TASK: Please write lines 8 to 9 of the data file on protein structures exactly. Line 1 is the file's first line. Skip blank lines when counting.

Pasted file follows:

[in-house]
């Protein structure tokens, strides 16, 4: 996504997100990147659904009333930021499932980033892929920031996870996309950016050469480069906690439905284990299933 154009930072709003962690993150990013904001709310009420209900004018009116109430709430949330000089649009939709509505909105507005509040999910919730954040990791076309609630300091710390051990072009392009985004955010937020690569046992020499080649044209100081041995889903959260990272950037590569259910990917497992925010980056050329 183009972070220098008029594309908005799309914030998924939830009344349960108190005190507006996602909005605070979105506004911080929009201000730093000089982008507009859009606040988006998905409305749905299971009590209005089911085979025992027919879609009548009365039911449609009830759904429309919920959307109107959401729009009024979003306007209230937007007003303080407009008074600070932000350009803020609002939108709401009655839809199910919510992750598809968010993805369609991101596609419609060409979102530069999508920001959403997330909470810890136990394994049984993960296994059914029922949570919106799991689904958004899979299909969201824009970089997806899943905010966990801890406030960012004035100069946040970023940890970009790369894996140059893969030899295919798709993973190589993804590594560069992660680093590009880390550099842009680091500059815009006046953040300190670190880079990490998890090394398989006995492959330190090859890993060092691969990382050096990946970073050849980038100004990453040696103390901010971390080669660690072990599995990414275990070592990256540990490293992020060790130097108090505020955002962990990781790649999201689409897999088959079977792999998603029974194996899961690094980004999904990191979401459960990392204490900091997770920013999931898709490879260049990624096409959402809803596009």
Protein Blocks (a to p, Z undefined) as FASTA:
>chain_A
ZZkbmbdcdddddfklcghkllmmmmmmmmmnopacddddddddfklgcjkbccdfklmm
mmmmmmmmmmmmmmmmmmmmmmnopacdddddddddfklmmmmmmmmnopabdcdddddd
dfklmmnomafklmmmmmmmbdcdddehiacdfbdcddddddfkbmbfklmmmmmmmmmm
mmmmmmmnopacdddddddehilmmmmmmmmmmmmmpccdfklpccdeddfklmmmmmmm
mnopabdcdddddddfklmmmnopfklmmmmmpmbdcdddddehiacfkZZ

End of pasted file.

mmmmmmmnopacdddddddehilmmmmmmmmmmmmmpccdfklpccdeddfklmmmmmmm
mnopabdcdddddddfklmmmnopfklmmmmmpmbdcdddddehiacfkZZ